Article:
#6822 Dec 23, 1999
Hey scenery builders:
> >I have switched from paper towel
> >hardshell to a much stronger scenery base of muslin fabric (Kelly Newton
> >and others have been using surgical gauze with good results also). If the
> >fabric is secured to the top edge of the fascia with yellow glue, it can
> >have sufficient strength to restrict movement in the masonite enough to
> >stop minor humidity-related damage. It's also far easier to fix than
> >traditional hardshell with paper towels. Once your fascia is put back
> >together, try patching the crack with a strip of fabric glued across the
> >joint and brush thin plaster on it.. If the scenery cracks again, it
> >should at least stay in one piece so it can be repaired easily.
> Bill Brown wrote
> Could you elaborate on this construction method? Has anything been published?
> Sounds interesting!
First, let me give credit where it is due. I developed my muslin fabric
idea from Kelly Newton's surgical gauze technique. Anyone interested in
trying these methods should find a copy of the Allen Keller video on Lee
Nicholas' UCW (volume 27, I think). The video contains a segment where
Kelly demonstrates the basics of how he does it.
I switched to the fabricshell method because I found it to be more
controllable and durable than traditional hardshell made from paper
towels. I still use a scenic form built from cardboard strips connected
with hot glue, but the fabric can be easily adapted to any foundation
you are comfortable using; screen wire, foam board, or whatever.
The general idea is to attach the fabric to the scenery base with a
small, cheap brush and some yellow glue. Allow the fabric to overlap
the fascia and glue it to the top edge of the hardboard. Trim it flush
with the fascia after the glue dries. After you have the entire scenic
base covered in fabric, brush on coats of very thin plaster until you
have a strong shell. Use your favorite methods for creating rock faces
and otherwise finishing the scene.
The fabricshell method makes it easy to change things later, such as
adding bridge abutments or tunnel portals. Just cut into it and add the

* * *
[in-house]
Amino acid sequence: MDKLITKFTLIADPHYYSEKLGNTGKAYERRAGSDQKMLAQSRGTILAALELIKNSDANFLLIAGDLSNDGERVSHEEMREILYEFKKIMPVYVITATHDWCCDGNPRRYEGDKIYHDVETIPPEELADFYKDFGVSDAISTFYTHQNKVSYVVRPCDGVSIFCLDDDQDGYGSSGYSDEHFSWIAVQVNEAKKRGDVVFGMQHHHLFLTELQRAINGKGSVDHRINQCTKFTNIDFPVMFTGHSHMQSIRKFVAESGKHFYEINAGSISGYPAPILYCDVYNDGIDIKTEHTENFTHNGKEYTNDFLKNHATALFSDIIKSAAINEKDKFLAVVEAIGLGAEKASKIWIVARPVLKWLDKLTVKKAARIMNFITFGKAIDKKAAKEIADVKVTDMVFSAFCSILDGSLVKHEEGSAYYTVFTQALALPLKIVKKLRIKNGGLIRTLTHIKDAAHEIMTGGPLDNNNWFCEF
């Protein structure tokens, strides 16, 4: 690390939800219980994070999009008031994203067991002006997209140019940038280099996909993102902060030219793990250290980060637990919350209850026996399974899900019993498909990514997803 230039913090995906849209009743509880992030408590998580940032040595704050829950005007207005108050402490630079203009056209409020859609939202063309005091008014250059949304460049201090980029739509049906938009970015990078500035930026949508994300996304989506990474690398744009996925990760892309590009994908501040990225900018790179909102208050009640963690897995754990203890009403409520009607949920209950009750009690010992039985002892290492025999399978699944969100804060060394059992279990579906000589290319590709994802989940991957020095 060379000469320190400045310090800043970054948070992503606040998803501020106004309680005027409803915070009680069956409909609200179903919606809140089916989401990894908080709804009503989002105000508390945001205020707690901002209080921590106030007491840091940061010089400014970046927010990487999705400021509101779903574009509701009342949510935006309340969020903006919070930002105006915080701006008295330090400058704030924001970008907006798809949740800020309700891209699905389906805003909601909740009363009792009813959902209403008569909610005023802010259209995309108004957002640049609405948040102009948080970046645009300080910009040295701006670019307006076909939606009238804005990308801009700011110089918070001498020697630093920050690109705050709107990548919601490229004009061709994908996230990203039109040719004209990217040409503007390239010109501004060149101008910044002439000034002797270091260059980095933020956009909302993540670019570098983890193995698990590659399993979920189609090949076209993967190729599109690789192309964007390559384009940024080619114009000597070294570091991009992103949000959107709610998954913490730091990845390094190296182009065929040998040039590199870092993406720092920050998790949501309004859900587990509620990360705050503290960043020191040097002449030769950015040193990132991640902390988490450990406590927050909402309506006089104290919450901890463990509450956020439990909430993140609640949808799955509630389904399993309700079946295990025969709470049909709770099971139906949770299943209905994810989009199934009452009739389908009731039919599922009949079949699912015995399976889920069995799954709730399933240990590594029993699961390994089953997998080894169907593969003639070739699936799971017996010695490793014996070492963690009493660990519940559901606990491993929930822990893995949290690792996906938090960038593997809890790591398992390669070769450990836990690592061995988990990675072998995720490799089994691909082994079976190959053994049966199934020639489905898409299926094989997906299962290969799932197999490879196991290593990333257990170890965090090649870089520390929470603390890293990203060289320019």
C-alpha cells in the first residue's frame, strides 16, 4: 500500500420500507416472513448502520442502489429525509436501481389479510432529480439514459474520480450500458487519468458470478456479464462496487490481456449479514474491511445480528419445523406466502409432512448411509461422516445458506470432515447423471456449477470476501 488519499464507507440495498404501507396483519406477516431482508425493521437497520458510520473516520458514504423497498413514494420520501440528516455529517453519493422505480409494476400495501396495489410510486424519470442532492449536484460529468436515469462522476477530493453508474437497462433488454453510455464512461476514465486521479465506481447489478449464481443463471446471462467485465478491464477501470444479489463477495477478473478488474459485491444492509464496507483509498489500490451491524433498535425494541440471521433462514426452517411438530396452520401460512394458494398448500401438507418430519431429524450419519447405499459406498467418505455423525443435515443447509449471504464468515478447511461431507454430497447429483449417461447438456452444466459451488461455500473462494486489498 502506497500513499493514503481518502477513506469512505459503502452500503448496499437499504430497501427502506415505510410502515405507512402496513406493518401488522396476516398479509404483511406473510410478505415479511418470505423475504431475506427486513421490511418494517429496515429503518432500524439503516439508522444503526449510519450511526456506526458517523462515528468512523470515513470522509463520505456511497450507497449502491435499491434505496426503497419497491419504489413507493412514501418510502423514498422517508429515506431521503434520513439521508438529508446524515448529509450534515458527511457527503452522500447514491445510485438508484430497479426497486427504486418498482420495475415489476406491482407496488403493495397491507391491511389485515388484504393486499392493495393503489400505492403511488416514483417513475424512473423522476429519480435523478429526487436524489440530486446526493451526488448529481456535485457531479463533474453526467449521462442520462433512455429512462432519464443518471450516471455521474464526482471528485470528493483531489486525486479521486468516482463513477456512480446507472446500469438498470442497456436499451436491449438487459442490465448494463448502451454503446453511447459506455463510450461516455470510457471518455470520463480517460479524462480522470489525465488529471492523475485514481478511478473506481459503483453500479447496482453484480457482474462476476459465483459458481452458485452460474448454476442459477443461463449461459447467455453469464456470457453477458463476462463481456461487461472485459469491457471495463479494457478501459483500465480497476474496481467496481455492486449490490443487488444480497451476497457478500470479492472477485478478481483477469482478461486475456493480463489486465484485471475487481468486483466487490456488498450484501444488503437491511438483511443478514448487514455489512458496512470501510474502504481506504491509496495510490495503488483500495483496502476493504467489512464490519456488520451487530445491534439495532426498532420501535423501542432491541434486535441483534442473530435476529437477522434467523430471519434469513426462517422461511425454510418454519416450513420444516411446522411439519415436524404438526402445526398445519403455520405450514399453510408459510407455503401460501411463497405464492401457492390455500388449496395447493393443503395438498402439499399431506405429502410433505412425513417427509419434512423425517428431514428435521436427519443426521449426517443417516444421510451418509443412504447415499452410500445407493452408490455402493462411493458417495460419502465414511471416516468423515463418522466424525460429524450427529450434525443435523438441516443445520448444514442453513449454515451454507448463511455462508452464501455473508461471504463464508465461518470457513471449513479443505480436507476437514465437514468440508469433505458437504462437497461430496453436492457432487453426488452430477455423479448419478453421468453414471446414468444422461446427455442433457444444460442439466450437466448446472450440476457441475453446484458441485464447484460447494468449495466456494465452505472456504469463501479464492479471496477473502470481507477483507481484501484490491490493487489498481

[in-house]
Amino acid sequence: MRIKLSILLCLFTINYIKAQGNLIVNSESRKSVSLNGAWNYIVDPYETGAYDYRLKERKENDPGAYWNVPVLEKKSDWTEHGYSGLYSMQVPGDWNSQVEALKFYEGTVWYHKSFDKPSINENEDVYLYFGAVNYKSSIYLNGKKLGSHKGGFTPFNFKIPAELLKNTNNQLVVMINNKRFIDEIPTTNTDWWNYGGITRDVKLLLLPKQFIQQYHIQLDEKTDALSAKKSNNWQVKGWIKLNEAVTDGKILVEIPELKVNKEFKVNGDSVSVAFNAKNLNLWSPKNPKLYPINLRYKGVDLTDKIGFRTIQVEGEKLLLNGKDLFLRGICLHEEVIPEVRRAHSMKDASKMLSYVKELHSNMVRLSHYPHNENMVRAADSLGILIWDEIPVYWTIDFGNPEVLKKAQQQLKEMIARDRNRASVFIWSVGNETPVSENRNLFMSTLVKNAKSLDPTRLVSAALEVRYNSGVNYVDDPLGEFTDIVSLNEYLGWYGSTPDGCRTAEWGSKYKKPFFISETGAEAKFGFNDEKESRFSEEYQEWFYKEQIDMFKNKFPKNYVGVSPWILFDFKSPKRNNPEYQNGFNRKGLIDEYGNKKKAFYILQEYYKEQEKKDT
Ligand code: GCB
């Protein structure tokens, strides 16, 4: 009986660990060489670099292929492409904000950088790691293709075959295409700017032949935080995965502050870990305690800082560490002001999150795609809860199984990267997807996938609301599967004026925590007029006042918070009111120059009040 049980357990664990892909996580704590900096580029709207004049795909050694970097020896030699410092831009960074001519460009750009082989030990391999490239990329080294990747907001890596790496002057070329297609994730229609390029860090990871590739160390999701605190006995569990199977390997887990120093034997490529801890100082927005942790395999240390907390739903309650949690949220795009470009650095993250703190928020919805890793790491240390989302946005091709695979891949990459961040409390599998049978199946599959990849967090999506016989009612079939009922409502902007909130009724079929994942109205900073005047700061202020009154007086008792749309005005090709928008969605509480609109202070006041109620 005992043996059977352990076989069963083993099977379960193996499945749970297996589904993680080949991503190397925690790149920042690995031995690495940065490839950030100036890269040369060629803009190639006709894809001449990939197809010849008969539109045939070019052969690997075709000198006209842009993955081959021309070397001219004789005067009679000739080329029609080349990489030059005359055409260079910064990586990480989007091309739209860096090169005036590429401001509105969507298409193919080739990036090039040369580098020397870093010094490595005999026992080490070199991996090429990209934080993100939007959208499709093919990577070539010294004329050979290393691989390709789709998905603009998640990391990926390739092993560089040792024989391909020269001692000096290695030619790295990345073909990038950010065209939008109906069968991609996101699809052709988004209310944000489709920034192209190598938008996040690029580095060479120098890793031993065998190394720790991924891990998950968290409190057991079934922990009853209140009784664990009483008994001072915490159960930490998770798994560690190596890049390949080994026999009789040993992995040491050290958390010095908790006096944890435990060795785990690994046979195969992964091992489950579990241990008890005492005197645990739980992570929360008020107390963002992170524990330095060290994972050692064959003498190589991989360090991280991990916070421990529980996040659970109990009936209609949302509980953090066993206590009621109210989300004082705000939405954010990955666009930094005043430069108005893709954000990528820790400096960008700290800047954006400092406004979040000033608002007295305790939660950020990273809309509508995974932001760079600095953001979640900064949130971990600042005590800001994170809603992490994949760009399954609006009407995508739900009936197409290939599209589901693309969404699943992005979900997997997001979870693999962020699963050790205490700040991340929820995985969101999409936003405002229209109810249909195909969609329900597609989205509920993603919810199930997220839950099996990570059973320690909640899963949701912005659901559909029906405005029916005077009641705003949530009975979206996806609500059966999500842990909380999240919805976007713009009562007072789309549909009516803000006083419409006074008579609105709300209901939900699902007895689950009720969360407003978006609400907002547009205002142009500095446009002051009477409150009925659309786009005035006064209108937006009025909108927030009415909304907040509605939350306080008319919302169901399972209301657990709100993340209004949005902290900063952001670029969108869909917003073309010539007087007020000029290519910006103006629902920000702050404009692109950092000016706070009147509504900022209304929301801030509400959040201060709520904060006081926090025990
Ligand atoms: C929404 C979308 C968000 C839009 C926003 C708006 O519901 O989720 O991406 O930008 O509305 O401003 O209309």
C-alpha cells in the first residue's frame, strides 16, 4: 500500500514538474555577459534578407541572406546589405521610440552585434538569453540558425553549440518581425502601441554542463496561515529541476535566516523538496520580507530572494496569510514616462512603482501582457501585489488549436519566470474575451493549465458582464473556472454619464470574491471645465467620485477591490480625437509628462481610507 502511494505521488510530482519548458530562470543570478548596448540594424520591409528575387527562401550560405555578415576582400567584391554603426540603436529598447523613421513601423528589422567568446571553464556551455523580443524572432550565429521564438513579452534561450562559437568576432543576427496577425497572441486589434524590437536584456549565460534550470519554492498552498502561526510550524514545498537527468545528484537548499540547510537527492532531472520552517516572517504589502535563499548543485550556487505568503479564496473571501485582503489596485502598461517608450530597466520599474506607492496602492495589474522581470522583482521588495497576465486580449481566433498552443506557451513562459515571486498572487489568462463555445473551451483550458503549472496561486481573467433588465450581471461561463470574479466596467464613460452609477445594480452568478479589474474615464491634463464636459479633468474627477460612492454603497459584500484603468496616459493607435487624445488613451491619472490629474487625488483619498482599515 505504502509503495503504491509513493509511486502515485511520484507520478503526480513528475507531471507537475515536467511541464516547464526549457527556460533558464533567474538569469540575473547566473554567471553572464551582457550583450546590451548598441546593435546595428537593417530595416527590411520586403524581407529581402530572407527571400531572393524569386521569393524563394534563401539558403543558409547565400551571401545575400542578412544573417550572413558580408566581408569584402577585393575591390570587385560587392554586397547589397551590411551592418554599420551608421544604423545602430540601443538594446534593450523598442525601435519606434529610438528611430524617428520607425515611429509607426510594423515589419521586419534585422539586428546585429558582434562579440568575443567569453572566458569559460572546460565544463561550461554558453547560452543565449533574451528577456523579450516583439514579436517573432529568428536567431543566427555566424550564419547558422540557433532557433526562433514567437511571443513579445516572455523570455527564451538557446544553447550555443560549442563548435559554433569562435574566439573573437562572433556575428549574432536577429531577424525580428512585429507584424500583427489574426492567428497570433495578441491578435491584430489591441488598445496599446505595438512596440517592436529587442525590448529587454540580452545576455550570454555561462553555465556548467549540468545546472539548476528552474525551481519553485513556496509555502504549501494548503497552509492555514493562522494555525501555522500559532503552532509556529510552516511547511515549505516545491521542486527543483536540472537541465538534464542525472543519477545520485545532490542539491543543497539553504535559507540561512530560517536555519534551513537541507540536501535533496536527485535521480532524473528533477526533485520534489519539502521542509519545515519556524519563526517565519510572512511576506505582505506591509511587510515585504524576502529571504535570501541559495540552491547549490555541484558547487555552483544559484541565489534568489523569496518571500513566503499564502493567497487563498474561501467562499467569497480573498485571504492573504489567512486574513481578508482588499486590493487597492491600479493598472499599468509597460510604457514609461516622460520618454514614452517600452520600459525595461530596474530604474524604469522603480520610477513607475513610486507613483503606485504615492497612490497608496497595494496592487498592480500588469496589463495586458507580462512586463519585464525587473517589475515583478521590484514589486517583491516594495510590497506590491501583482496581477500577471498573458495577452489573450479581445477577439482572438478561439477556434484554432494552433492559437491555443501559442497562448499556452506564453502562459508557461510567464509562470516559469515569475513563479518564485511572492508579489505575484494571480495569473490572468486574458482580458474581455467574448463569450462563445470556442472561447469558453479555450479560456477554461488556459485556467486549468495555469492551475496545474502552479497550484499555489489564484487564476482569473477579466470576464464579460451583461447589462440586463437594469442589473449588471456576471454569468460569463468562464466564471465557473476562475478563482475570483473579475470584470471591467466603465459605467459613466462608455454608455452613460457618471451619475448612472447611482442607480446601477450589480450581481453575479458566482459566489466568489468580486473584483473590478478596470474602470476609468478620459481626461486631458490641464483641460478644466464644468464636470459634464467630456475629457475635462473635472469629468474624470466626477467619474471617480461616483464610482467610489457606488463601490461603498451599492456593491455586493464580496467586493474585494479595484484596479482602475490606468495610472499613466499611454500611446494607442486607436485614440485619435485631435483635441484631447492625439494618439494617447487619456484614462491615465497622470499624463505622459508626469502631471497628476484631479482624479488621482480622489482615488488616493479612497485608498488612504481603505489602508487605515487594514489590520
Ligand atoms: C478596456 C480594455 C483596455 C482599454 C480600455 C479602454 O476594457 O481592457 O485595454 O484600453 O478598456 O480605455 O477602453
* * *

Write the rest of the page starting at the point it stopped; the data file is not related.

new item without worrying that the landscape could disintegrate. If the
shell cracks, bend it back to shape and fix it with more plaster. Don't
like the shape of that hill? Just bend it to a more satisfying contour
and re-plaster, or even add more fabric to expand the size of the hill
Modeling a heavily forested area? Forego the plaster and just stiffen
the fabric with diluted glue or even a coat of latex paint and then
cover the whole thing with trees. No plaster dust where you drill for
tree trunks. Want more convincing cuts? Extend the fabric across the
tracks and plaster the hill with its "natural" shape. Cut the
appropriate areas out of the hill and add more fabric to the excavated
area. Finish to look like eroded dirt or blasted rock.
I like muslin because it is more tightly woven that the gauze (which
prevents plaster drips), it's cheap and available in neutral colors.
Just about any fabric will do, though. (Does your significant other
have an outfit that annoys you? Do you have a scene to finish? Imagine
Rob Spangler, Northern Nevada Railway
#6874 Dec 27, 1999
When I was a teenager I used burlap on a corrugated cardboard and wood
frame for my scenery base. Applied plaster over this.
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#6879 Dec 27, 1999
In a message dated 12/26/99 9:00:54 PM Mountain Standard Time,
< burlap on a corrugated cardboard and wood >>
Perhaps just a heads up here, but as a member of the Lansing MRC back in the
late 1950s, I experienced burlap in a negative way. The club had not
finished scenery and someone decided to staple burlap bags under the layout
benchwork as a catch all safety net.
I don't remember the net every having been put to use, but one of those
little burlap fibers wandered upwards and became entangled in the pistons and
gears of my Shay to the point where the HO loco was totally locked up either
forward or in reverse. It took a great deal of time to clear the burlap from
I've always been leery of burlap since. Talk about nit picking . . .